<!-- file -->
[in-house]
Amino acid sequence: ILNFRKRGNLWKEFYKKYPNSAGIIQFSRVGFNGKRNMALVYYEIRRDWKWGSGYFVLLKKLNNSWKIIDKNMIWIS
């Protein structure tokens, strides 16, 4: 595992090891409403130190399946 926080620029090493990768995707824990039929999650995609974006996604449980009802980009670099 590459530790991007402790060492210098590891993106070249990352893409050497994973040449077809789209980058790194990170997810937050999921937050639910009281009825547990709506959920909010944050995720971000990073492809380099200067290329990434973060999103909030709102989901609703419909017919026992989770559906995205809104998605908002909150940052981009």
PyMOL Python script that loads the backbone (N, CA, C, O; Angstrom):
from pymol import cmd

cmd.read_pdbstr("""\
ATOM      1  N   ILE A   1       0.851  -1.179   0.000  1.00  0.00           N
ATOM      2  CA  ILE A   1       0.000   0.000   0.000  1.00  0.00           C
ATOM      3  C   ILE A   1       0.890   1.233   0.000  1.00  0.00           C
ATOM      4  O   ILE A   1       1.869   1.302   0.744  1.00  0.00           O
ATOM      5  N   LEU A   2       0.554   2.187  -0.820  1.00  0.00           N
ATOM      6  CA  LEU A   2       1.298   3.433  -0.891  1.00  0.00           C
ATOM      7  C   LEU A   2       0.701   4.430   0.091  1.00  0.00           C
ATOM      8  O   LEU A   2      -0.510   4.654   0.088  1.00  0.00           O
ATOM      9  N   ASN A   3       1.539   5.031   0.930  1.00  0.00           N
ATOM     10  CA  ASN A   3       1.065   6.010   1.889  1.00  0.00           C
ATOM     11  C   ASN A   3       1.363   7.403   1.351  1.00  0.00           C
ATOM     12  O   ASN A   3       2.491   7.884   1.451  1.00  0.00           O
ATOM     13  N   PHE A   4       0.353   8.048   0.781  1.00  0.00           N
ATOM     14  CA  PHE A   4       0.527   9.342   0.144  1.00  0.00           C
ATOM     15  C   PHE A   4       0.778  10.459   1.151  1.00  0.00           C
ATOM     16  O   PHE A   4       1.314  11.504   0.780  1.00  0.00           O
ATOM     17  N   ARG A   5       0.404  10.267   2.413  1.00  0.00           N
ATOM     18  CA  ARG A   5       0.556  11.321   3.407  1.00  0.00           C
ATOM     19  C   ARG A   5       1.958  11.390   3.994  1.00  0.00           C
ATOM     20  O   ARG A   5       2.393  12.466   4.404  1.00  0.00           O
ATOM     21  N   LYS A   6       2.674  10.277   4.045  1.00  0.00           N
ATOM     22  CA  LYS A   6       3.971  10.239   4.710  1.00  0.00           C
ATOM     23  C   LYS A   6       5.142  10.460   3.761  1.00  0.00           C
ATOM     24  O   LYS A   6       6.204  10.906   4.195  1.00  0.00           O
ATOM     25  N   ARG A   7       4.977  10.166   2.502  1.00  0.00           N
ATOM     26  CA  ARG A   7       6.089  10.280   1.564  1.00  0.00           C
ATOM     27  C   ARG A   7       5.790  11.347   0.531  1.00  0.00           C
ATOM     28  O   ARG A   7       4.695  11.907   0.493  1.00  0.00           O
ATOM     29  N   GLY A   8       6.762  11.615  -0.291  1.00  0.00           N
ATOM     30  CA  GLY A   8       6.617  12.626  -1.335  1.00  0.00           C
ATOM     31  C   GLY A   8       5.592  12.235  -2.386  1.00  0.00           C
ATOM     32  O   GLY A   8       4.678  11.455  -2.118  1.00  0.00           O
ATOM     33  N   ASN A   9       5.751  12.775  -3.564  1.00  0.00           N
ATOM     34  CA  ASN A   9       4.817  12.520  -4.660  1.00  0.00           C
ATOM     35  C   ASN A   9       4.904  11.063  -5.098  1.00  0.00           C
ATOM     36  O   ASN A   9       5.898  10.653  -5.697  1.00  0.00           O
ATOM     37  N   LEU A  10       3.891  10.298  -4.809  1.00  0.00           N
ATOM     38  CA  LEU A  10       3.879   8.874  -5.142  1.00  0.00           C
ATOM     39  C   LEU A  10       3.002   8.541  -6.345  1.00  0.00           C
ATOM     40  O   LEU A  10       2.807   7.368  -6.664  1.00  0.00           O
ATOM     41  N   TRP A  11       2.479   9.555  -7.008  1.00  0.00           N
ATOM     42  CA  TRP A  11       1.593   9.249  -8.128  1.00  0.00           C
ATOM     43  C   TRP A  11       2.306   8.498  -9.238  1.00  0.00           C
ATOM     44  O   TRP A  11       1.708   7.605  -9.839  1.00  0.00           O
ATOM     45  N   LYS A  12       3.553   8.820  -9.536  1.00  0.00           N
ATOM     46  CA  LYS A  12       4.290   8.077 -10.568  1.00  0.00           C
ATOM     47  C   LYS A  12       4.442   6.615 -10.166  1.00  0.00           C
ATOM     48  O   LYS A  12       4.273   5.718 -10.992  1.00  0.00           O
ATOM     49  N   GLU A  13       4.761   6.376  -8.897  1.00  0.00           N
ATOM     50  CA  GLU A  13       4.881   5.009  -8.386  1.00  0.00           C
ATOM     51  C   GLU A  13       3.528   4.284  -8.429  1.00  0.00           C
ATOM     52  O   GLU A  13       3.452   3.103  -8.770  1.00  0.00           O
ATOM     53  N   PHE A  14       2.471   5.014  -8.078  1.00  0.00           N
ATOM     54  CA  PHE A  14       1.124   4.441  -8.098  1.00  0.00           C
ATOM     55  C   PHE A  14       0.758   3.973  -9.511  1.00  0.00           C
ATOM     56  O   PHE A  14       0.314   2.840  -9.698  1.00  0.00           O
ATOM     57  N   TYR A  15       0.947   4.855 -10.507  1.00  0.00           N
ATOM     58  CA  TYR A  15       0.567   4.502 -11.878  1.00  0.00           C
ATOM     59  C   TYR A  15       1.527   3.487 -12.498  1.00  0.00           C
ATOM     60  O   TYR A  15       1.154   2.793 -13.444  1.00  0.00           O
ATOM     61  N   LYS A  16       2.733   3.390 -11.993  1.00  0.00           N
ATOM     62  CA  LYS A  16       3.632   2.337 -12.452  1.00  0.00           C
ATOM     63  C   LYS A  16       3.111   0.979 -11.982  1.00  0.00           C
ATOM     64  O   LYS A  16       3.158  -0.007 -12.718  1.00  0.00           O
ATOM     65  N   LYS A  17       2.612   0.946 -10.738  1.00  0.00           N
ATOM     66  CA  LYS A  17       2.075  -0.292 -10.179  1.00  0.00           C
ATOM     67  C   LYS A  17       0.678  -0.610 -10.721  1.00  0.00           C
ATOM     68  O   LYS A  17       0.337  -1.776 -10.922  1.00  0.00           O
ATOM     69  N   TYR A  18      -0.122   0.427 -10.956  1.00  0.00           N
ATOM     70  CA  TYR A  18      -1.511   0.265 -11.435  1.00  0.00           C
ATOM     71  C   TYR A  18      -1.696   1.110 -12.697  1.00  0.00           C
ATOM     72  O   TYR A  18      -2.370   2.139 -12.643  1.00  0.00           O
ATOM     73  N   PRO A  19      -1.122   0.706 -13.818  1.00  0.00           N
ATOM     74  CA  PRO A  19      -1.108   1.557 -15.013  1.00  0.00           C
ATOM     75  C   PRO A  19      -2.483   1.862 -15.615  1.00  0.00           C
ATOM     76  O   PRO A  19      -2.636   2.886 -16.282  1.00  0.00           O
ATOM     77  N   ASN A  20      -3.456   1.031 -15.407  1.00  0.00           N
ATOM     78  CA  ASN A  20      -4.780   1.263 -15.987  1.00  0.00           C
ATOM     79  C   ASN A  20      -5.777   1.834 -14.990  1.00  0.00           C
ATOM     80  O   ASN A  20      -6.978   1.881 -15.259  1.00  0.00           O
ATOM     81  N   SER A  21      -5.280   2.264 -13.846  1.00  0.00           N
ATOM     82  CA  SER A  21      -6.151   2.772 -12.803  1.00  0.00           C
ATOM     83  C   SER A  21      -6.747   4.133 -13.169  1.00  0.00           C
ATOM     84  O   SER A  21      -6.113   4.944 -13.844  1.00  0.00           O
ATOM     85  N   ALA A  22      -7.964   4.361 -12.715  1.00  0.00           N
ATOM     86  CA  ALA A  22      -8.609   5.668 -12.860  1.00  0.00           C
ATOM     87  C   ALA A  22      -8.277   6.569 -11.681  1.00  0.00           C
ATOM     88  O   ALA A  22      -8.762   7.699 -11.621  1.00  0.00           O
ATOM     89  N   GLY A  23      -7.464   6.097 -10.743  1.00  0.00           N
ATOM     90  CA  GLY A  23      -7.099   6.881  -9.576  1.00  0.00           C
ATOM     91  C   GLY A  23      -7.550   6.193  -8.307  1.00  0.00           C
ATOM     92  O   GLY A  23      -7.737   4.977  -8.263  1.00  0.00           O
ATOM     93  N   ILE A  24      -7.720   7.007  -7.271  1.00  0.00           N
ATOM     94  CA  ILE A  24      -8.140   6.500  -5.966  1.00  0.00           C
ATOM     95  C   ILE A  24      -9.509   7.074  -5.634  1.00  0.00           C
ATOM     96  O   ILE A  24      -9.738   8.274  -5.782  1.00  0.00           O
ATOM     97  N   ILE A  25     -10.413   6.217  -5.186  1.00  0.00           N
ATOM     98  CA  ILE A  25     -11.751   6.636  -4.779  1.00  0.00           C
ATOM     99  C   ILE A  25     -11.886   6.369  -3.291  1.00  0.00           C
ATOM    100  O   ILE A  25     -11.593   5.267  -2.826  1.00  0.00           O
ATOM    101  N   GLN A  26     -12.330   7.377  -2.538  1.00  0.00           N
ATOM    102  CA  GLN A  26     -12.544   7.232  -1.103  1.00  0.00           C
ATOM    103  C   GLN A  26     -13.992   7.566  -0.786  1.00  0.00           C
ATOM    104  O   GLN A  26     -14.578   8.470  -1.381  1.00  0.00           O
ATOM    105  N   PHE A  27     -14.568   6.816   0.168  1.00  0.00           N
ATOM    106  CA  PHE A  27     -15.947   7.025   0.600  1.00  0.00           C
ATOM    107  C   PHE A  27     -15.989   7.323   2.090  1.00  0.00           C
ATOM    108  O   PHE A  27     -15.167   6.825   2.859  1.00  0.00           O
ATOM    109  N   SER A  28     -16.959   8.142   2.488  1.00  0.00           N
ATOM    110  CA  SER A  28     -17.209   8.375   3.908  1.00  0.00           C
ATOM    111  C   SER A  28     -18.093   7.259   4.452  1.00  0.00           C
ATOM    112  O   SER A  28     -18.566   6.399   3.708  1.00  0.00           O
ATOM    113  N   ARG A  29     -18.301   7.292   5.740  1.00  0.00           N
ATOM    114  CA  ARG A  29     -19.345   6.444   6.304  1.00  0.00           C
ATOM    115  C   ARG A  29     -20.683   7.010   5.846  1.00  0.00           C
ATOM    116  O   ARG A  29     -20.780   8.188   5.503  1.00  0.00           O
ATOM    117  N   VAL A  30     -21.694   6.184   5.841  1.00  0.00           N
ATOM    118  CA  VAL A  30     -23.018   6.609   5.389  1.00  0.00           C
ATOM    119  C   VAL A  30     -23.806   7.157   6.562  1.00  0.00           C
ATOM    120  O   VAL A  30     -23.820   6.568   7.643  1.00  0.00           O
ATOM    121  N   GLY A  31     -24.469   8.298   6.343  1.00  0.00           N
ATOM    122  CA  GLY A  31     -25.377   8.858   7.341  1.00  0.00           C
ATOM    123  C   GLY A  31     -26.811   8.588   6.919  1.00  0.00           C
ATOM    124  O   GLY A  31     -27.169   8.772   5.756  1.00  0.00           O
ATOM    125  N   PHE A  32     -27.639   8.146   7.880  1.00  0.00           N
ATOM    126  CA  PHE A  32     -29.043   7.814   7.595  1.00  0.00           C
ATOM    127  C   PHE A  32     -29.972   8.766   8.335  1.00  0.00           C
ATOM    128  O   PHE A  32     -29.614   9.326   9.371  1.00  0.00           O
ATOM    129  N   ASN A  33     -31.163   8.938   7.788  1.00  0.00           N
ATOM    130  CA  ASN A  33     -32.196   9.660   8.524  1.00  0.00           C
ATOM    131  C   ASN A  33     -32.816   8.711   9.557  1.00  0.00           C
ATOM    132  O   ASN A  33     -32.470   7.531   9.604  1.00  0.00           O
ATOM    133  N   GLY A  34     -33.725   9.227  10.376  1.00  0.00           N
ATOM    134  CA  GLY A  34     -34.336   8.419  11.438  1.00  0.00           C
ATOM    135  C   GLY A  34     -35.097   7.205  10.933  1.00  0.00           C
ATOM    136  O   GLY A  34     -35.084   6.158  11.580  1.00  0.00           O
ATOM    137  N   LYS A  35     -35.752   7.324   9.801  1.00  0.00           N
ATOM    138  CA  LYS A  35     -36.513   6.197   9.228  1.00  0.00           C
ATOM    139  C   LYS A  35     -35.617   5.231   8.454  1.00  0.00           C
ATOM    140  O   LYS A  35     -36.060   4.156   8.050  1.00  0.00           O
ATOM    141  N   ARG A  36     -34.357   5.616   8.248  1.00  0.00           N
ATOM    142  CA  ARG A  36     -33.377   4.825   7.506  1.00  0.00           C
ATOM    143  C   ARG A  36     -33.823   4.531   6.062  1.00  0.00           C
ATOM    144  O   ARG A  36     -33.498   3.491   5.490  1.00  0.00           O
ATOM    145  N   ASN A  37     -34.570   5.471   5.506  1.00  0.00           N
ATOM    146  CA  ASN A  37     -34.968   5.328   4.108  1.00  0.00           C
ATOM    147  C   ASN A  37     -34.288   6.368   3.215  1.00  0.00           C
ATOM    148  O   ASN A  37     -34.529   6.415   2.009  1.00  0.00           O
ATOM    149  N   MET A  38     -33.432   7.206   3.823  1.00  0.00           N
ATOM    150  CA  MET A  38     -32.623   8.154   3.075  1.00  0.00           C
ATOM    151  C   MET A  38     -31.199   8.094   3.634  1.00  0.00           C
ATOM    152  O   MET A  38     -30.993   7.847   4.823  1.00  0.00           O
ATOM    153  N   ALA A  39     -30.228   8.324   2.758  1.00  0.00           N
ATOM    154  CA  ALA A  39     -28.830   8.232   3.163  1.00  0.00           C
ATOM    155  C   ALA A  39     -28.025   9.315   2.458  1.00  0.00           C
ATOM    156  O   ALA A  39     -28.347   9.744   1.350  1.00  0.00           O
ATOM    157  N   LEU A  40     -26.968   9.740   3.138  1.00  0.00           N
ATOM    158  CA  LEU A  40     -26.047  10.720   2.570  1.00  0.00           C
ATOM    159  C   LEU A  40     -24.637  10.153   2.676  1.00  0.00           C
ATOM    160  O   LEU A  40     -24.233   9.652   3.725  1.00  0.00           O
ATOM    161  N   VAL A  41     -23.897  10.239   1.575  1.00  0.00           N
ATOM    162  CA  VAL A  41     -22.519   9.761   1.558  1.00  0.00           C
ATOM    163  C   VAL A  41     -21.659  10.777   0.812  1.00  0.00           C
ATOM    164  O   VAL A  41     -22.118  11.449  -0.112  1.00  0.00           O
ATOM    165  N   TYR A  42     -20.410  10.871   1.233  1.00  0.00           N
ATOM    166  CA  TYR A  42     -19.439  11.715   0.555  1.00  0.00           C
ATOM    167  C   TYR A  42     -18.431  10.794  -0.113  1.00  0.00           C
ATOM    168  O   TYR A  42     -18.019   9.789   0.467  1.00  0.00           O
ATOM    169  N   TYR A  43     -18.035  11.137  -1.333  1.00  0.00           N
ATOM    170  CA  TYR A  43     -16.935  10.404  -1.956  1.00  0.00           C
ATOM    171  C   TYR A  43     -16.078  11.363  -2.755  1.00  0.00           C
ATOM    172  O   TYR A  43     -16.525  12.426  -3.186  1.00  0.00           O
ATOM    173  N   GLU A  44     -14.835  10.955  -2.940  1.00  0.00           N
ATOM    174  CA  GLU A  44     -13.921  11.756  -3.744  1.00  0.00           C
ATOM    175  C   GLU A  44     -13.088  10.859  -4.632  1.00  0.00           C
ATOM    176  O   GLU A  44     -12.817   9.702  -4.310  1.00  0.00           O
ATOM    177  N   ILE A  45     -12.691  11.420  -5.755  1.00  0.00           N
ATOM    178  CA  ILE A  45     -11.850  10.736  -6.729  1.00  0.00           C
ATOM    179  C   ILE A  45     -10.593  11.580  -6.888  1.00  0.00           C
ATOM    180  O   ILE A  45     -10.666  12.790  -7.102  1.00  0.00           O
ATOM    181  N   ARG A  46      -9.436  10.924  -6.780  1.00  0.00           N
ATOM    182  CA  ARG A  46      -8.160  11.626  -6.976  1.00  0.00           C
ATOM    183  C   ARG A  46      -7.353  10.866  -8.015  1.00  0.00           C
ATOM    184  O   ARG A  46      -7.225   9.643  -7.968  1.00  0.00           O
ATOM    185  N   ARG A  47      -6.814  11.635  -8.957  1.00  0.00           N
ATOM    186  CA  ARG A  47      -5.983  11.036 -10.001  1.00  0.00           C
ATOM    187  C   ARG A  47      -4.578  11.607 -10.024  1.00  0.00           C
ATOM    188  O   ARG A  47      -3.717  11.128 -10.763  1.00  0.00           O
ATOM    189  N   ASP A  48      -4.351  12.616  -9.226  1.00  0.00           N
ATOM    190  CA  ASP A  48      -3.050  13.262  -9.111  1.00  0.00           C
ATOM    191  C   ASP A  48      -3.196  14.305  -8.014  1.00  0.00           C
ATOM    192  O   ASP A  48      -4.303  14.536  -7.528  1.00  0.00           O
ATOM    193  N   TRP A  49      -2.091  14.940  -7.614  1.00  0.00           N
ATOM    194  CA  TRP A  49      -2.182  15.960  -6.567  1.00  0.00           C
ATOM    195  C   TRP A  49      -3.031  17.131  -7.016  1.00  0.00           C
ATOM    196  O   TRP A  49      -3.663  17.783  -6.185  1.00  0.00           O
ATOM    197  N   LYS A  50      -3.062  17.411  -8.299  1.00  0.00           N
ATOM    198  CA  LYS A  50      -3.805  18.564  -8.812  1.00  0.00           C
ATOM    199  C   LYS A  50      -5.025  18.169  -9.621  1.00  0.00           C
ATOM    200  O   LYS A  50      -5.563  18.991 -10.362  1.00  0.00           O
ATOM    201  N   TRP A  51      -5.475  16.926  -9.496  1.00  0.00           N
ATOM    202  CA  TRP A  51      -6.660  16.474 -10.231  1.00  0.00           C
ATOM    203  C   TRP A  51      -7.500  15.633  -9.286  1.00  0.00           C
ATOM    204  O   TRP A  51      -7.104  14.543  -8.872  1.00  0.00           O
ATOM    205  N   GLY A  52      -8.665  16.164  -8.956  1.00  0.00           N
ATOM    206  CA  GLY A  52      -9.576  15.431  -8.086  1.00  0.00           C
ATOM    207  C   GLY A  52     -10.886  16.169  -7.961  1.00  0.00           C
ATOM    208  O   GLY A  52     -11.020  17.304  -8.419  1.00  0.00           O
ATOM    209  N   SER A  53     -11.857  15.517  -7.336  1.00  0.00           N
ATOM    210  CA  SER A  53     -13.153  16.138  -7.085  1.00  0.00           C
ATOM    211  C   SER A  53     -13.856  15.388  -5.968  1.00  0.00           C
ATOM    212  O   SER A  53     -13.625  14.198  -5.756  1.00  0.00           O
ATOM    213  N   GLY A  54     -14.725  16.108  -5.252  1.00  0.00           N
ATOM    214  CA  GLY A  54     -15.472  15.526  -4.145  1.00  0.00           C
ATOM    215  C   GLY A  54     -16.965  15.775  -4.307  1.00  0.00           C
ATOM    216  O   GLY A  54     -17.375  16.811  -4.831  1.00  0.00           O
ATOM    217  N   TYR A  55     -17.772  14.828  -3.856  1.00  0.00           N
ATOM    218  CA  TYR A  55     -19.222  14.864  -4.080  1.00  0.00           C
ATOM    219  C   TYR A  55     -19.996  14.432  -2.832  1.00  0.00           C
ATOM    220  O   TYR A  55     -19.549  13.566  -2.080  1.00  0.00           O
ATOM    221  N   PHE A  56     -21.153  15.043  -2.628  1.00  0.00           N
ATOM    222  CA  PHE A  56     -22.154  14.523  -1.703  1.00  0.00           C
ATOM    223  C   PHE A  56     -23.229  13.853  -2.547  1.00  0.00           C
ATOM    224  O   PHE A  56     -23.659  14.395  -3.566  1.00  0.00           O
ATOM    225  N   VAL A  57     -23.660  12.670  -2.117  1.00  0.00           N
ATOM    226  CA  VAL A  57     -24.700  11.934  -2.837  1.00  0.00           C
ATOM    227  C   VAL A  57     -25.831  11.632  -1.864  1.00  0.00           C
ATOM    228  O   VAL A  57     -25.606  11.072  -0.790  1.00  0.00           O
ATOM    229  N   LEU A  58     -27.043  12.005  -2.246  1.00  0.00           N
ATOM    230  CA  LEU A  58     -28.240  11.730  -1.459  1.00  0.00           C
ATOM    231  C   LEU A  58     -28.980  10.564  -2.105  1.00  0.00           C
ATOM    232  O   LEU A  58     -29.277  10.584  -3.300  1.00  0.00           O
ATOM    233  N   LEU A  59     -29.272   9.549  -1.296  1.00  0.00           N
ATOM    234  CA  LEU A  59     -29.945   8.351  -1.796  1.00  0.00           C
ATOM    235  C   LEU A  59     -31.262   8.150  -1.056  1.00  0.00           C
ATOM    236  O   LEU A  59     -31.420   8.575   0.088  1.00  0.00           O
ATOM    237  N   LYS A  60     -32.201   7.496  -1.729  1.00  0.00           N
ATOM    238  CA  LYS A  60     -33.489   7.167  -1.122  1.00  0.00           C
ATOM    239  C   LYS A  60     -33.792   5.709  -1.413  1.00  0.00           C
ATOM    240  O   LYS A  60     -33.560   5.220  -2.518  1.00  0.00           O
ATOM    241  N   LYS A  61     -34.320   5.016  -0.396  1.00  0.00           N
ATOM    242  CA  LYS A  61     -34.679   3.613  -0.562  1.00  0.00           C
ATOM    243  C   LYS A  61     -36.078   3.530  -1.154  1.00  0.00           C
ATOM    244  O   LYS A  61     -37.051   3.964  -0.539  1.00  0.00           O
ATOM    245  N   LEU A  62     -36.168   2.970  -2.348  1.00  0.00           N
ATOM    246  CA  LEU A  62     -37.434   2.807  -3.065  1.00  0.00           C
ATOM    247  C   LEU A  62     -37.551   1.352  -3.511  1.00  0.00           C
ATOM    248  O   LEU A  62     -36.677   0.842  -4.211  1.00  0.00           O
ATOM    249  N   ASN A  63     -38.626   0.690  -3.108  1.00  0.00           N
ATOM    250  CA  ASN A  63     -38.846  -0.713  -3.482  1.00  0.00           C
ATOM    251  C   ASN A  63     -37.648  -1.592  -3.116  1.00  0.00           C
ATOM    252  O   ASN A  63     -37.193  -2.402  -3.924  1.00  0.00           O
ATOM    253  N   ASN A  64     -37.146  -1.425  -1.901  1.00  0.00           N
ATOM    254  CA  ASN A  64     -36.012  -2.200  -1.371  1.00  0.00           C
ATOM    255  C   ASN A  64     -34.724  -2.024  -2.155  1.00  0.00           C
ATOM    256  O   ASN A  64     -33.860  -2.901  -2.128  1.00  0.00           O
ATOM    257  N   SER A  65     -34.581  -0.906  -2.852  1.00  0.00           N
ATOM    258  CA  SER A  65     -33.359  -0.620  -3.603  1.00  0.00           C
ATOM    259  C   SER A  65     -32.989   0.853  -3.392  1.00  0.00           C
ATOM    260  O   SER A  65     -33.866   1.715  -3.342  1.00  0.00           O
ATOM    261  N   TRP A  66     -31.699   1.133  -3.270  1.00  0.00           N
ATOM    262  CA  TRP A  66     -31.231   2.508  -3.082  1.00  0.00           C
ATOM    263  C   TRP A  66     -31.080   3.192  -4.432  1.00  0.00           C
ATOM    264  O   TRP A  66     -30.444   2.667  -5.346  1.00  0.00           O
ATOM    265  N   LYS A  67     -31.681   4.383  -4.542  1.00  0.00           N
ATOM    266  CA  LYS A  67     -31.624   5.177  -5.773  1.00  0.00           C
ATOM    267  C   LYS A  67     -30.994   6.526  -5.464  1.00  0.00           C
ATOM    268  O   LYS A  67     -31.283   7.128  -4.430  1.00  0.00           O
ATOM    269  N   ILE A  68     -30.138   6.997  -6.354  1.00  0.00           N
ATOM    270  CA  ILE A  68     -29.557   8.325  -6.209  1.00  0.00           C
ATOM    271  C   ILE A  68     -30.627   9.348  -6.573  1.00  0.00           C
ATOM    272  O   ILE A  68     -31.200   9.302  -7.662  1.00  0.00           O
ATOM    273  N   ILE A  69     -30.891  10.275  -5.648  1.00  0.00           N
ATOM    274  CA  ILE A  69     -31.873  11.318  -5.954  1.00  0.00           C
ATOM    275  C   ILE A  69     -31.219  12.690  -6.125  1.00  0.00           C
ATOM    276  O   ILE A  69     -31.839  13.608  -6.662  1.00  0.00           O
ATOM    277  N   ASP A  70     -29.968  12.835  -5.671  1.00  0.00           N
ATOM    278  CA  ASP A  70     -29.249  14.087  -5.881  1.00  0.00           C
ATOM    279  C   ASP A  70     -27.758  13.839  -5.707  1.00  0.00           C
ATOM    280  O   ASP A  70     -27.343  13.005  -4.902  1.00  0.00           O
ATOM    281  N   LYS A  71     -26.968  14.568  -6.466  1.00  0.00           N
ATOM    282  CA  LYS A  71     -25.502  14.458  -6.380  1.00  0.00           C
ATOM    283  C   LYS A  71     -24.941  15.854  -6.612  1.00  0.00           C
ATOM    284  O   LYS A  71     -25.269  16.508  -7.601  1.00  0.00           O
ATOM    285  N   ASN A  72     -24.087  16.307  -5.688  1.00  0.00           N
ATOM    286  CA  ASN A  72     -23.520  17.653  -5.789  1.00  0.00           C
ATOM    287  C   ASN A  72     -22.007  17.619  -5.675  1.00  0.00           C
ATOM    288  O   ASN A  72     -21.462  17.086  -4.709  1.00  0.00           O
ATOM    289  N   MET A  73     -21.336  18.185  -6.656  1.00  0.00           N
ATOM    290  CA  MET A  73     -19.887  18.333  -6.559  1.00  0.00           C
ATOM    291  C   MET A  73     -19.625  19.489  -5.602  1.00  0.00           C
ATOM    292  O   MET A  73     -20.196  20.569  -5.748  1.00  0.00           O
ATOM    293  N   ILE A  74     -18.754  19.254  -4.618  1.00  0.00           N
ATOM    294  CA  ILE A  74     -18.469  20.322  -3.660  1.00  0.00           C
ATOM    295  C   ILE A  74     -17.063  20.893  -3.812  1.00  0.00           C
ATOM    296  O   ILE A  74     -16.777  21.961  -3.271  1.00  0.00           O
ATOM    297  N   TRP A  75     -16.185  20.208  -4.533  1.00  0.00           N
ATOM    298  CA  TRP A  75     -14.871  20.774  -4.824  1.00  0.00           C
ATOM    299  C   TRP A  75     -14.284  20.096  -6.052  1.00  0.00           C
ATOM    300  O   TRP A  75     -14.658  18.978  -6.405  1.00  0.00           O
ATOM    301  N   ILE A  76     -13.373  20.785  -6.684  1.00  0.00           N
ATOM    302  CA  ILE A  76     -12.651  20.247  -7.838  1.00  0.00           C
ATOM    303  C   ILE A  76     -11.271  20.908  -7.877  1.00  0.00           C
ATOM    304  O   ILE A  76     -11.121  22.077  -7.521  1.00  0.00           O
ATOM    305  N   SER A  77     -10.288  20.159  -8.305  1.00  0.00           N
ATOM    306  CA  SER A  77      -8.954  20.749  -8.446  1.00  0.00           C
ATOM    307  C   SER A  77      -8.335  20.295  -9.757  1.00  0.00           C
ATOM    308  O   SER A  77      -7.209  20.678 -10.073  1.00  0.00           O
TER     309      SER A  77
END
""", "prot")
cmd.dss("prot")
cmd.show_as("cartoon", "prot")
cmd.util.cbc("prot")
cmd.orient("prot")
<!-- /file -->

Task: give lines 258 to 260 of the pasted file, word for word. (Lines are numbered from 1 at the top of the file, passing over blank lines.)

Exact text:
ATOM    252  O   ASN A  63     -37.193  -2.402  -3.924  1.00  0.00           O
ATOM    253  N   ASN A  64     -37.146  -1.425  -1.901  1.00  0.00           N
ATOM    254  CA  ASN A  64     -36.012  -2.200  -1.371  1.00  0.00           C